Federal data is key to optimal governance and business — open it with public input
This article features Government Accountability Project and was originally published here.
The Biden administration has made it clear that data is vital to achieving its top priorities. President Biden has signed data-driven executive orders on climate change, racial equity, economic recovery and COVID-19. Data is both a strategic asset and part of infrastructure: It’s critical to public and private efforts to improve healthcare, the environment, education, agriculture and other sectors.
To be truly transformational, government data must be open and it must meet public needs. That is why our organization, the Center for Open Data Enterprise (CODE), has joined with more than two dozen other groups and individuals in an open letter calling on the White House Office of Management and Budget (OMB) to ensure stakeholder engagement and meaningful public input into the content, priorities, and management of federal data programs. Our cosigners include the Center for Data Innovation, Demand Progress, the Government Accountability Project and two academic centers.
Open data is a simple concept — “data that can be freely used, reused and redistributed by anyone” — with huge implications. Open data from national, city, state and tribal governments is a powerful tool for transparency, accountability, scientific research and economic growth.
The federal government has built significant open data capacity over the past decade, recently bolstered by the Foundations for Evidence-based Policymaking Act and the federal data strategy. However, federal open data still suffers from inadequate feedback loops between data providers and data users in the private sector, nonprofit sector and other levels of government. To make the most of open data, we need a formal, ongoing, and effective process for ensuring federal data programs meet public needs. CODE has proposed that OMB establish an Office of Public Data Engagement for this purpose, but we recognize that there may be other means to meet the same goals. Our letter calls on OMB or agencies or offices it designates to:
- Identify gaps and challenges in federal data resources that are not meeting public needs, including gaps in data collection and issues of data quality, timeliness, interoperability, availability, and accessibility;
- Identify needs for federal data from state and local governments. A recent study highlighted the federal government’s need to understand the data challenges faced by governments at these levels;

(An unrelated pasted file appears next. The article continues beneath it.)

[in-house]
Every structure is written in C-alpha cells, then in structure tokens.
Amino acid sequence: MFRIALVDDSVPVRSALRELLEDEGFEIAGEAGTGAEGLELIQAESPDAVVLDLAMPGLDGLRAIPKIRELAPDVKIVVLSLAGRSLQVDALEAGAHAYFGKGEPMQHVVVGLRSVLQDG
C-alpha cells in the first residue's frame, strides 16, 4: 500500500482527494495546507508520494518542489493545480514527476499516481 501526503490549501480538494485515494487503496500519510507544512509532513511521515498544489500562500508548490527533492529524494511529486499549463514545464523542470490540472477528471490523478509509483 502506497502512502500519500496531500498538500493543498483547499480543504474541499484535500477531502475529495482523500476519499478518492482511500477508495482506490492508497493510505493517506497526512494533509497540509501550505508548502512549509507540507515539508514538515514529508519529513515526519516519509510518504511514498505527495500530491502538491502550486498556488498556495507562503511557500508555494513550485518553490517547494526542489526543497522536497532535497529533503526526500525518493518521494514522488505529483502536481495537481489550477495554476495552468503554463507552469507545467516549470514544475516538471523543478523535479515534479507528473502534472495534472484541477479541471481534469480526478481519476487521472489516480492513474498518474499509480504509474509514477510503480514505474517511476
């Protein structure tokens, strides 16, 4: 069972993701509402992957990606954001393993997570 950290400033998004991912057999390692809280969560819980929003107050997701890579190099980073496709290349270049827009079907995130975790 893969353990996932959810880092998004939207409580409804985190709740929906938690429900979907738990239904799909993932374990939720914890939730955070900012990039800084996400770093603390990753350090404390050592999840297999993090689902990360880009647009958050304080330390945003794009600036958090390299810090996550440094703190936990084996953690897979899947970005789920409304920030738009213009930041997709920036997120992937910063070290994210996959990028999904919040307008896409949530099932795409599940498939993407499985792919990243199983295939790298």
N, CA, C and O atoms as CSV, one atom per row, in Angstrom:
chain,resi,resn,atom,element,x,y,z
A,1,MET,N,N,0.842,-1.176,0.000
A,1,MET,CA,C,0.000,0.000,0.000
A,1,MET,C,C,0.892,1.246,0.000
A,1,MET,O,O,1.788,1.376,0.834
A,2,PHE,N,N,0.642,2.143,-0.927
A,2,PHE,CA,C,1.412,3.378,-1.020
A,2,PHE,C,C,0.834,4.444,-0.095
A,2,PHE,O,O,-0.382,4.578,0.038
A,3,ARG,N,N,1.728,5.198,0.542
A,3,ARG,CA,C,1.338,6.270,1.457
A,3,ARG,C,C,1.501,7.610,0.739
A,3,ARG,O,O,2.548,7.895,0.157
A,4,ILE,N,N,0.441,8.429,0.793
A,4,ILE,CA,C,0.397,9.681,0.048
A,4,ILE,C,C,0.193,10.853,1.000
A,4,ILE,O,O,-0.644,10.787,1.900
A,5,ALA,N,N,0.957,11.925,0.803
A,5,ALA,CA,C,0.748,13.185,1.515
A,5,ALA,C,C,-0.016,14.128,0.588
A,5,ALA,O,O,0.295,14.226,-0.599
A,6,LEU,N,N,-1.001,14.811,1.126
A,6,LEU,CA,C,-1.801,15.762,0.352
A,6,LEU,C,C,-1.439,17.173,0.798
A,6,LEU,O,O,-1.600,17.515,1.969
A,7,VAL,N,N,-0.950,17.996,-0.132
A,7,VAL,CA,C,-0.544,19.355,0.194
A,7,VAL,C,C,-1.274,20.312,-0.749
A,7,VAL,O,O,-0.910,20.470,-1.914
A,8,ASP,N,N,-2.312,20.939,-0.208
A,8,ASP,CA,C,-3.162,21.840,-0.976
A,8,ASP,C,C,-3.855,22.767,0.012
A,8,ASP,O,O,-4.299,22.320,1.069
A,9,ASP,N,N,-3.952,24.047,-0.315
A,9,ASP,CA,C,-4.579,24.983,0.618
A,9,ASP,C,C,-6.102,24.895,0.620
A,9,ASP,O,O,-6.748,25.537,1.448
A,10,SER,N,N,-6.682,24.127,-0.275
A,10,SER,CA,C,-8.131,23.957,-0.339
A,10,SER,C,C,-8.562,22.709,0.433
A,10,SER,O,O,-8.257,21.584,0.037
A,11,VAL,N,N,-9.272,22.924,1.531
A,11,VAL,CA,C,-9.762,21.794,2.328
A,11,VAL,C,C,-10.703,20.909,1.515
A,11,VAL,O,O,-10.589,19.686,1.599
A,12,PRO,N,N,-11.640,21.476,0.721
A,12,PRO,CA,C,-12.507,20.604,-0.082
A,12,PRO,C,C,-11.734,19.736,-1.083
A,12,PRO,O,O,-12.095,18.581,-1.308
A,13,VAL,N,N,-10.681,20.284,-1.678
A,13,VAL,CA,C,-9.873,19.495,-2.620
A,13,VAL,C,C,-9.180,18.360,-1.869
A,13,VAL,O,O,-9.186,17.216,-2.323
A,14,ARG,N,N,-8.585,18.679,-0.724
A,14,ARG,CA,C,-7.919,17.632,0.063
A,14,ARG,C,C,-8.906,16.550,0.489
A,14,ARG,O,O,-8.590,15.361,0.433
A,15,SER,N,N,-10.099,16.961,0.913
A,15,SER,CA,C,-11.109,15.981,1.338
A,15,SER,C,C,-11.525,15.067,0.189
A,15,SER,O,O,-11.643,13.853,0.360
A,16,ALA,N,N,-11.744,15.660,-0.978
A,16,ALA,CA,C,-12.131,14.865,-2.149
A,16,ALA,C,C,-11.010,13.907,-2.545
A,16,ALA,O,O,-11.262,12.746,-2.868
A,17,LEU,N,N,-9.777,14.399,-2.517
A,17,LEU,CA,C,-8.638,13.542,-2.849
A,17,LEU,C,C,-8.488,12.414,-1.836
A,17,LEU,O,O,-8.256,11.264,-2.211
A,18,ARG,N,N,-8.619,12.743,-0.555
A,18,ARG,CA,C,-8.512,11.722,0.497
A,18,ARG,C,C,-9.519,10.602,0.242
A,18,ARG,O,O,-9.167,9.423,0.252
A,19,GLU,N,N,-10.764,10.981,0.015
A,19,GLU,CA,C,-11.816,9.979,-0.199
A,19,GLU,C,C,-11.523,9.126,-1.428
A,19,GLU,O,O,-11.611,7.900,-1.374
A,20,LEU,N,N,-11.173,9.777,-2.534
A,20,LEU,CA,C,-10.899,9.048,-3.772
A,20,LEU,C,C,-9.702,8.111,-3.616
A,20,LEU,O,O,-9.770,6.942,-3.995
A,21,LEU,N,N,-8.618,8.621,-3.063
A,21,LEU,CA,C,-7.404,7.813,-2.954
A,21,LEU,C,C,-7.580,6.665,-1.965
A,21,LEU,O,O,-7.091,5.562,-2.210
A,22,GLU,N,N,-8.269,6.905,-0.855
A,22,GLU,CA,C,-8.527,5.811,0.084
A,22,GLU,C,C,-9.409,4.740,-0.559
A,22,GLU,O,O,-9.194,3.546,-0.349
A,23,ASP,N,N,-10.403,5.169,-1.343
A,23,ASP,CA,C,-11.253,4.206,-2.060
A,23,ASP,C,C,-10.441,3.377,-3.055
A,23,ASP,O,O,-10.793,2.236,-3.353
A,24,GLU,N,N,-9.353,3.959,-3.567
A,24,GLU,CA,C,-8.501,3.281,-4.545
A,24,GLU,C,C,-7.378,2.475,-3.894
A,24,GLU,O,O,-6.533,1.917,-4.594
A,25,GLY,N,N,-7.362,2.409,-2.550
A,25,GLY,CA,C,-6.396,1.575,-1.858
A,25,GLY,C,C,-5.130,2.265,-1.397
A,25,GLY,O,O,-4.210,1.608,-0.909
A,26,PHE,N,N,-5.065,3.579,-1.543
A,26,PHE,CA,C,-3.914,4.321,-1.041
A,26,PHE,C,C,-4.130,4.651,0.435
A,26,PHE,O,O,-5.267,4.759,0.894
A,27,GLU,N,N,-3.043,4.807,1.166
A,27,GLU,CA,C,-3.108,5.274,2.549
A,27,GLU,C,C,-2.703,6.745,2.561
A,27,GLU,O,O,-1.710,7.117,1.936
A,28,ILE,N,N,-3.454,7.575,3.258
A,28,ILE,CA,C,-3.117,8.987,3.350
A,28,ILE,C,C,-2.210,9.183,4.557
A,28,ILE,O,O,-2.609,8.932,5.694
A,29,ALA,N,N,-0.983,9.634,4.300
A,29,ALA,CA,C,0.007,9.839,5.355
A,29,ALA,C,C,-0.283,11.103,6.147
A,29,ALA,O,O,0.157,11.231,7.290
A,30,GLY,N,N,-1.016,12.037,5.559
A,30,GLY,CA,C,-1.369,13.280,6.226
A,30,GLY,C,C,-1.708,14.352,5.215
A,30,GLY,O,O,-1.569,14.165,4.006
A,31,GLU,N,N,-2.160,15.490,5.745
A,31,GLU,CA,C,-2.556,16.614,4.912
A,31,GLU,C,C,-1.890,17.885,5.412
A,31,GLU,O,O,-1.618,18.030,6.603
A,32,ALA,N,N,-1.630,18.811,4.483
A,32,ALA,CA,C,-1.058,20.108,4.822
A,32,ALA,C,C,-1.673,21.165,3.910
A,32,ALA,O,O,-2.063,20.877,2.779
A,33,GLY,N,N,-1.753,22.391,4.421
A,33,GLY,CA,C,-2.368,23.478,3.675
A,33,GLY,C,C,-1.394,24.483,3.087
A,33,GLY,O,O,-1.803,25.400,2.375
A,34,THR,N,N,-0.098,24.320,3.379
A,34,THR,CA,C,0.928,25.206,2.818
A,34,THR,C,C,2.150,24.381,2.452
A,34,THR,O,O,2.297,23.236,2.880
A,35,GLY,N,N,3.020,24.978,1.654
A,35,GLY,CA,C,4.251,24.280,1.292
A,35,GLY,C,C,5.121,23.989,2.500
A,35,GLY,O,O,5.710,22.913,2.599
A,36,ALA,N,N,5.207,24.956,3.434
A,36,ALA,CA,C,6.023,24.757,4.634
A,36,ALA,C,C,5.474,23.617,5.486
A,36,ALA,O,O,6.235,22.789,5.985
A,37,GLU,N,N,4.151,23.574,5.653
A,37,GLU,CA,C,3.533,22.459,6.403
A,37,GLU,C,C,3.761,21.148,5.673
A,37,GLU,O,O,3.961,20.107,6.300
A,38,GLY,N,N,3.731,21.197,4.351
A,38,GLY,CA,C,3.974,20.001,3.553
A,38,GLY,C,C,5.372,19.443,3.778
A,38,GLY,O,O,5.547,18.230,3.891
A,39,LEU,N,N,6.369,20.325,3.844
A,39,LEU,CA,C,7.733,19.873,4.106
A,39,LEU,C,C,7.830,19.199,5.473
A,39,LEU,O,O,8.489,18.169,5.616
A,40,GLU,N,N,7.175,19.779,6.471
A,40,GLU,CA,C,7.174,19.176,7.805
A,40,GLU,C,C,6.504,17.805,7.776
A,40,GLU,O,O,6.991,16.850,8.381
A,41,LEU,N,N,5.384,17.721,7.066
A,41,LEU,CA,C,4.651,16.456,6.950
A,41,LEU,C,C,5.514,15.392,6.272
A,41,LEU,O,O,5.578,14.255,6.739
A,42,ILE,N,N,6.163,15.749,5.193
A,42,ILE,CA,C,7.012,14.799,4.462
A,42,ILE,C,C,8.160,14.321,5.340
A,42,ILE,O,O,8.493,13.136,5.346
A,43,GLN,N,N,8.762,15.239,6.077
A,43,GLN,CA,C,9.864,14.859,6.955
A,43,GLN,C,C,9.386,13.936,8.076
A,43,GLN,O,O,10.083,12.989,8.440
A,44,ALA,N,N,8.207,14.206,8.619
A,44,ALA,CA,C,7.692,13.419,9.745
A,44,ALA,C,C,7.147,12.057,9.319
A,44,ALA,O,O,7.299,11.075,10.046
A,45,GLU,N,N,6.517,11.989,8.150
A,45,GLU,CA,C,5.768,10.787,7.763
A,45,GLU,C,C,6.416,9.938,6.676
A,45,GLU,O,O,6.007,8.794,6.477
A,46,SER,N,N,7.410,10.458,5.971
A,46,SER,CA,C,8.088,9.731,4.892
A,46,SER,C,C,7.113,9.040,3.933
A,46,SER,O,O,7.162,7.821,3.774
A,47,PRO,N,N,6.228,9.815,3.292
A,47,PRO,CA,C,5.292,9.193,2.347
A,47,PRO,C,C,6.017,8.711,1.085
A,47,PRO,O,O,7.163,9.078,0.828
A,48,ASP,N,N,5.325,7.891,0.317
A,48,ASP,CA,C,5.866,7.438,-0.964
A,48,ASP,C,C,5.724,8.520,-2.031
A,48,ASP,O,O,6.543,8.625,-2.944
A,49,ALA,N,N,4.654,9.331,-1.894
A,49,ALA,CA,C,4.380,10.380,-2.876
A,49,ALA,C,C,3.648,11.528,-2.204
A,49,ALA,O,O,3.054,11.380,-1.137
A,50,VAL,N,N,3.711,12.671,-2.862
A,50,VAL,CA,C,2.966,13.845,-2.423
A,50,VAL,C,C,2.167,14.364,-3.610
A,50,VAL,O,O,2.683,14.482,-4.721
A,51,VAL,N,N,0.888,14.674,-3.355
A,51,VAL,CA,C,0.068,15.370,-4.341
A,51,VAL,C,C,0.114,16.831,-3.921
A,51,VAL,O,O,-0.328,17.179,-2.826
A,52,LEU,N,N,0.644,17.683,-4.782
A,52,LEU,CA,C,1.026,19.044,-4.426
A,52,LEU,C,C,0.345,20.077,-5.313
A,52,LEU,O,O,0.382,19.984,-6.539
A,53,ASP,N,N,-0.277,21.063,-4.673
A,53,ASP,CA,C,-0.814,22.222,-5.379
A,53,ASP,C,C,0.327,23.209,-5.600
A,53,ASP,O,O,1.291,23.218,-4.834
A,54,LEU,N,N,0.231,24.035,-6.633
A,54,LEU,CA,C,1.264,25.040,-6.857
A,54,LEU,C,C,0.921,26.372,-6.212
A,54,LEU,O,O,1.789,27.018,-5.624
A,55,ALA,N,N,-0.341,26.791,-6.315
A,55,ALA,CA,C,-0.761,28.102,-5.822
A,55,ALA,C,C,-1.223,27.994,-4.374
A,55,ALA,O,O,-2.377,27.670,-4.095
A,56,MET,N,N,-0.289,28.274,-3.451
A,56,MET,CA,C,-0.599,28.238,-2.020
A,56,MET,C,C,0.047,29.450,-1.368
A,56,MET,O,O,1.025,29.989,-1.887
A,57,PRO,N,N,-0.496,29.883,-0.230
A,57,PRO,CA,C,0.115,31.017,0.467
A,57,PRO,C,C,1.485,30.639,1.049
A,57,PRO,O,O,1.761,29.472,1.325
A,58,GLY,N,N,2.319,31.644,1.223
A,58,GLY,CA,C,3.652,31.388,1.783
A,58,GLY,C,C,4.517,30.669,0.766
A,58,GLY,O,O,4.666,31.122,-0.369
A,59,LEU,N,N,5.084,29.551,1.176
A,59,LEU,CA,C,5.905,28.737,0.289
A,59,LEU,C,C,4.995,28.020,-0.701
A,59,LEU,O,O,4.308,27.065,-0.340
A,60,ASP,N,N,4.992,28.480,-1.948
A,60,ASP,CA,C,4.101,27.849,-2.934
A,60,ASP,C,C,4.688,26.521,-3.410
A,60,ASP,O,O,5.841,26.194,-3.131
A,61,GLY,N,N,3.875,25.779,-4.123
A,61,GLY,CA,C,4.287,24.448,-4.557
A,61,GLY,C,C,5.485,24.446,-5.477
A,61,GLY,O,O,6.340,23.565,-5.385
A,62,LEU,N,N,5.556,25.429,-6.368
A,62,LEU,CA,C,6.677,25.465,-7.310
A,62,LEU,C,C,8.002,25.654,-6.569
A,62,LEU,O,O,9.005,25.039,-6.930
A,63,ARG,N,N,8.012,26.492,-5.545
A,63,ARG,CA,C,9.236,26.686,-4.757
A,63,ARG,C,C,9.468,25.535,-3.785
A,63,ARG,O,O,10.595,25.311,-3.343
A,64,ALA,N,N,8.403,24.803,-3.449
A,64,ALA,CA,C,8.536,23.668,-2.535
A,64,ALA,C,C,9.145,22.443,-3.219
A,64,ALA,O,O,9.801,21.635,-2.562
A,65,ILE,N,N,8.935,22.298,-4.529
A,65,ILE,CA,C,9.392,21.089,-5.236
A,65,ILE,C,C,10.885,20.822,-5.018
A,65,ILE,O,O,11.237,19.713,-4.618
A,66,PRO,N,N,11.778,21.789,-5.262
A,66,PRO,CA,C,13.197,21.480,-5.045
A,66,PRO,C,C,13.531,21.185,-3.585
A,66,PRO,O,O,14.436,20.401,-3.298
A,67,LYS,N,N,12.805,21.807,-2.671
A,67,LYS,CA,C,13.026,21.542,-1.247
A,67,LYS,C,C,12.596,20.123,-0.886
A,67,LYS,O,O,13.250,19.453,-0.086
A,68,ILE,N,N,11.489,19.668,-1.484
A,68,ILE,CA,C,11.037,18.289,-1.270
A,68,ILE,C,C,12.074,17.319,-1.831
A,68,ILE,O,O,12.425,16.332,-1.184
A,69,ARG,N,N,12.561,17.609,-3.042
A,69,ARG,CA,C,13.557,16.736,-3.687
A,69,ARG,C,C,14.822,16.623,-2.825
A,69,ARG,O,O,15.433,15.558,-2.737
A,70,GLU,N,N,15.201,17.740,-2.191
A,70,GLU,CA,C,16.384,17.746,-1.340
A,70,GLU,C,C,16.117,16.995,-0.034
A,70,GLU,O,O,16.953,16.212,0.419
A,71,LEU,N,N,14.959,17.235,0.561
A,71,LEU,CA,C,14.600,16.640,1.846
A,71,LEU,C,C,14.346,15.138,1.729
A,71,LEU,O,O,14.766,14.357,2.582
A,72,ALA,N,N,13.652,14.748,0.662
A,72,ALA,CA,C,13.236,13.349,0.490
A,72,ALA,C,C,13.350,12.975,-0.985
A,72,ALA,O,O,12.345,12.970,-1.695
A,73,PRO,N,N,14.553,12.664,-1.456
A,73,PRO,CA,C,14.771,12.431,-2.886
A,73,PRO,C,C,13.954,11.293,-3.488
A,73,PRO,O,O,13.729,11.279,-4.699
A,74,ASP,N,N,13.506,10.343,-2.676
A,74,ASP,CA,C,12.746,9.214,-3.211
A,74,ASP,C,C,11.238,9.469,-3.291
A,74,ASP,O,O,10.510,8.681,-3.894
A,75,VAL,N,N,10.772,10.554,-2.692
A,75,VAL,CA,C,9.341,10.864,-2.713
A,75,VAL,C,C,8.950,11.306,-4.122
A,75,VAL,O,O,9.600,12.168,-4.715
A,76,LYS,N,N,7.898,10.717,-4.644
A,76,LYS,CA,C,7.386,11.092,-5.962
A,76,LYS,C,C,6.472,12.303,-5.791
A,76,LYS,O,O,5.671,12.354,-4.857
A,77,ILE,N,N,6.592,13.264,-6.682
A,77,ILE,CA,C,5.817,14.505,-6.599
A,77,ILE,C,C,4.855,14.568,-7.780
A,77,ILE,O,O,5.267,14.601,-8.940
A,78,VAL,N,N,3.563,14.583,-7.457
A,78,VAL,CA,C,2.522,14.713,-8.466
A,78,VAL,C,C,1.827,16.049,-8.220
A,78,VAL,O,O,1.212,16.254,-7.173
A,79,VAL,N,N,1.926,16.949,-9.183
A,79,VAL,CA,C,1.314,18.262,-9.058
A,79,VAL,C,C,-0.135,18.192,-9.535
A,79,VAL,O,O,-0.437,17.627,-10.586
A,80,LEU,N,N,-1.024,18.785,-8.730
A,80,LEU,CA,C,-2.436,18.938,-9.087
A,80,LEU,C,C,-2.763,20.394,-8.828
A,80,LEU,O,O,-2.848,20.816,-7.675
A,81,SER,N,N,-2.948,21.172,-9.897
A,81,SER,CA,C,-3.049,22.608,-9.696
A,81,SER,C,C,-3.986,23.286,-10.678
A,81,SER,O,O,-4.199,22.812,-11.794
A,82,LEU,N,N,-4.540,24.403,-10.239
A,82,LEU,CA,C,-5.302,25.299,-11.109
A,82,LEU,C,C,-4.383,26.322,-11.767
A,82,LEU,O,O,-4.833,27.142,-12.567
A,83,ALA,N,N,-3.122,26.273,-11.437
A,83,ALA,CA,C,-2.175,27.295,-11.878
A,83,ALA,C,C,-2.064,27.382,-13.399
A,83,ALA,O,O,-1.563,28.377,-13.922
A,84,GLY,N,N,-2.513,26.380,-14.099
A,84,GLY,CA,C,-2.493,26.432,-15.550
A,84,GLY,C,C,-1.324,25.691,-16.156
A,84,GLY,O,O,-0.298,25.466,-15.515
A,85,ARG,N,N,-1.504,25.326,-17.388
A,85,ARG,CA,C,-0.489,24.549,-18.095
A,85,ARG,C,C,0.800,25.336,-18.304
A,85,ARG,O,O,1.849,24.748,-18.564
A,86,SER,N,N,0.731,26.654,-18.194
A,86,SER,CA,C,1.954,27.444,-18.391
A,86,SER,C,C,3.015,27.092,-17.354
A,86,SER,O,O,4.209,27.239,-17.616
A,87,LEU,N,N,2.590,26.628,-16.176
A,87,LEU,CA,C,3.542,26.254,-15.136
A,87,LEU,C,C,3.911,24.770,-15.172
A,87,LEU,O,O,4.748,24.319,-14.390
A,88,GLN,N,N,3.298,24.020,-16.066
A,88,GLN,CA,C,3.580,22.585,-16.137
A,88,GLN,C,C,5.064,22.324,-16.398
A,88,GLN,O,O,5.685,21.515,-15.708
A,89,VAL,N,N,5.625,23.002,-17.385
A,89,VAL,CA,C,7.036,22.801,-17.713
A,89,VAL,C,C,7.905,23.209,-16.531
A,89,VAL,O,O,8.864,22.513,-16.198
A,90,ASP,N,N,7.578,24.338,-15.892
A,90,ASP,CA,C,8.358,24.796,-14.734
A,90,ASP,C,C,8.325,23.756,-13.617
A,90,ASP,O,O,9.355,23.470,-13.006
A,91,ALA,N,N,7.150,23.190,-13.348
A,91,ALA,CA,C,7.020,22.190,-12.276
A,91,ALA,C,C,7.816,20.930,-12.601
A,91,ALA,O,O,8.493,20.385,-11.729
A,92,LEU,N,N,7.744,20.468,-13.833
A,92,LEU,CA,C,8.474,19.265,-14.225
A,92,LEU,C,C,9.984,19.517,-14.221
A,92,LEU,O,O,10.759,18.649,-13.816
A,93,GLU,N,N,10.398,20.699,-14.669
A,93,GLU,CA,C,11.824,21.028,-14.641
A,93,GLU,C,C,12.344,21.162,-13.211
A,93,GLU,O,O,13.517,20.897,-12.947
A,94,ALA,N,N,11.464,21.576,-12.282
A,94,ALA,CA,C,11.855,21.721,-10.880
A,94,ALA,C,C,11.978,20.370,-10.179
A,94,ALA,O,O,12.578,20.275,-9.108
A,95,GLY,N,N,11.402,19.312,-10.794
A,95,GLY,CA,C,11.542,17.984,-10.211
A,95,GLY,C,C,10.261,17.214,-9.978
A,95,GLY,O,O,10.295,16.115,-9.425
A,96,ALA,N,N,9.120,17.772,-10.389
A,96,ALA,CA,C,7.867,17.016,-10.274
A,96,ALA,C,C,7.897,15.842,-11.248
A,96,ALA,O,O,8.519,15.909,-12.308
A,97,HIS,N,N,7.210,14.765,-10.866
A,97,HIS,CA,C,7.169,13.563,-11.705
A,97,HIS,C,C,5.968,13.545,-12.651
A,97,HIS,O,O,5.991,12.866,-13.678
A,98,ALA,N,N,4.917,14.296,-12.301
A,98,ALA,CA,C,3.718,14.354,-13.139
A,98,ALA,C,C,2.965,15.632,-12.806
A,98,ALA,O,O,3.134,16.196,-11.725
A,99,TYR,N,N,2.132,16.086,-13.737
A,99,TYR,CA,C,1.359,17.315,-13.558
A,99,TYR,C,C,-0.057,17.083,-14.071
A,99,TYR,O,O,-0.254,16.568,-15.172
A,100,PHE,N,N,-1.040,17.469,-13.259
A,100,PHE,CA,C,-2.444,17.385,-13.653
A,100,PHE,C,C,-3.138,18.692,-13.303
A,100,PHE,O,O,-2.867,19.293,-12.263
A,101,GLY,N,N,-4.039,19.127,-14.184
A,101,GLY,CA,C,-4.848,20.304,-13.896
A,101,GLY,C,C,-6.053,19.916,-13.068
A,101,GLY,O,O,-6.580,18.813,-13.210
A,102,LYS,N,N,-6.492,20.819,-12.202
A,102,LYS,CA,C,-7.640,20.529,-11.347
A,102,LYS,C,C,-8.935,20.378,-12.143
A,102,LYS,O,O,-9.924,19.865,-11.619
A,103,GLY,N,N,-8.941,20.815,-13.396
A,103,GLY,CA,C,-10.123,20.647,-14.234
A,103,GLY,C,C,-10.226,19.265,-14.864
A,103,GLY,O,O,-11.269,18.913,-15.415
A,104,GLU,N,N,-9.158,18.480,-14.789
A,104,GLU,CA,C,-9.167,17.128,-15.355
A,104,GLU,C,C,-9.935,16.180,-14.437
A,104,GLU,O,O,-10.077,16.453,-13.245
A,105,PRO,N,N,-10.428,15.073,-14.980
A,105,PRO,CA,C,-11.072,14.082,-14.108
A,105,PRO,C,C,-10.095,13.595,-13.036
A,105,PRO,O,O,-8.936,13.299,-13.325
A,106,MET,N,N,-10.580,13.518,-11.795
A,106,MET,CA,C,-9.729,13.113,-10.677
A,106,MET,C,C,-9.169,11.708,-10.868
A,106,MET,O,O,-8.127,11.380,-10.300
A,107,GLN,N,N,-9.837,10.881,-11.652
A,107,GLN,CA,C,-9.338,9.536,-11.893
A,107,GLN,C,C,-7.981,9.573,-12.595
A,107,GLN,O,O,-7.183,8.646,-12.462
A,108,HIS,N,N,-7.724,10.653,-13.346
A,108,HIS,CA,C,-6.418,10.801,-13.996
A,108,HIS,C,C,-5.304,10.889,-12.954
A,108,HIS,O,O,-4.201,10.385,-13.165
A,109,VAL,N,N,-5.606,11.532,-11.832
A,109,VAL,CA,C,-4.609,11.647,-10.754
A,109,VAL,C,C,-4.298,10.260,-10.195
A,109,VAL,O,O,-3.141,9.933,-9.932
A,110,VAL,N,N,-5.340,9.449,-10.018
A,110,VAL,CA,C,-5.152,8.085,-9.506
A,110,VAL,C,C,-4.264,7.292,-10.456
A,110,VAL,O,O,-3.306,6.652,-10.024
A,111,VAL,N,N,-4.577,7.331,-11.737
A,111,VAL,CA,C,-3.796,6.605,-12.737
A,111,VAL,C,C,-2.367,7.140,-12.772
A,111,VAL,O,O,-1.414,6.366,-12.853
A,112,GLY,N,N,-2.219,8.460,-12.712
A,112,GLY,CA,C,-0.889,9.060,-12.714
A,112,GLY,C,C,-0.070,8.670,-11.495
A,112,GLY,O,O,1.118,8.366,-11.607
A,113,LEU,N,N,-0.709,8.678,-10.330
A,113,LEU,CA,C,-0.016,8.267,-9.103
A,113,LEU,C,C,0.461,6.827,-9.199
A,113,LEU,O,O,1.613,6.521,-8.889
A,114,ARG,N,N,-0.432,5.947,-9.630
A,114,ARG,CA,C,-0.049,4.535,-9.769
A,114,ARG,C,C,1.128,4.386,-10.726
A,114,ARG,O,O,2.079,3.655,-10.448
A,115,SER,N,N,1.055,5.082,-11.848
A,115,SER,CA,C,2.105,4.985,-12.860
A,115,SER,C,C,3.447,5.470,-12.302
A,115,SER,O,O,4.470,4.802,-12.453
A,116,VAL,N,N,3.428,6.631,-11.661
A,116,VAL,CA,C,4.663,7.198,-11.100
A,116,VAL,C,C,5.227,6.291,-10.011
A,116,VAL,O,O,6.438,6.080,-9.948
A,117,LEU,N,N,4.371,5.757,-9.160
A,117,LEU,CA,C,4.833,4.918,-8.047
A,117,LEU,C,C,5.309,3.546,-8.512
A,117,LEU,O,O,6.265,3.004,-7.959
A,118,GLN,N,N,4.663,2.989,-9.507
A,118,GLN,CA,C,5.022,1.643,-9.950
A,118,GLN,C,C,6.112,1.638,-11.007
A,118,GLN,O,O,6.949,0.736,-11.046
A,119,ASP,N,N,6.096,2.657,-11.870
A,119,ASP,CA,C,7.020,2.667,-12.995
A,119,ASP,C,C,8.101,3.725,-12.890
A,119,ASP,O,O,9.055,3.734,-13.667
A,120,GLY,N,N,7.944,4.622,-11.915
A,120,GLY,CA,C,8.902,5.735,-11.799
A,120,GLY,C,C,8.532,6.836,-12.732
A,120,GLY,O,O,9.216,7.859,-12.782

- Support individual agencies in engagement to identify and meet public needs for their data. A toolkit of best practices would help agencies identify and leverage high-value data assets;
- Coordinate and support cross-agency efforts to address public data needs. For many public needs, including Biden administration priorities, critical data is housed across several federal agencies. Cross-agency coordination is essential to get relevant data to the public;
- Organize and publicize use cases on the public application of federal data. Case studies would demonstrate how federal data can meet public needs, demonstrate best practices, and establish a culture of data sharing;
- Establish a permanent advisory council on public engagement to represent public needs for federal data. This council could build on the work of the Advisory Committee on Data for Evidence Building by identifying content areas and priorities for data to be shared. And,
- Coordinate with other federal offices and committees whose work relates to the goals outlined here, including several offices and agencies with powers related to open data.
Public engagement is necessary for the Biden administration to fully harness government data and achieve its four priorities for “building back better.” The fight to control COVID-19 depends on better data to track the pandemic and data on the social determinants of health to understand ongoing COVID-19 risk and target interventions. The economic recovery won’t move forward without better data to match job-seeking Americans to job opportunities and accurate employment and economic statistics to track progress. We will never see racial equity without better data to hold police departments accountable and reveal discrimination in housing, education, hiring and environmental policies. And more open data is essential to fight climate change on all levels, including programs to reduce carbon emissions, to adapt to a new climate and to increase city resilience.
Much of this data already exists, but it can’t be used if it sits in government silos or isn’t released in useful ways. In the end, the public funds the federal government’s data programs and should have a direct say in ensuring how the data is put to use. The federal government must work in a consistent, systematic way with public stakeholders to ensure that the right data is made available to the right people in the right ways to solve critical national challenges.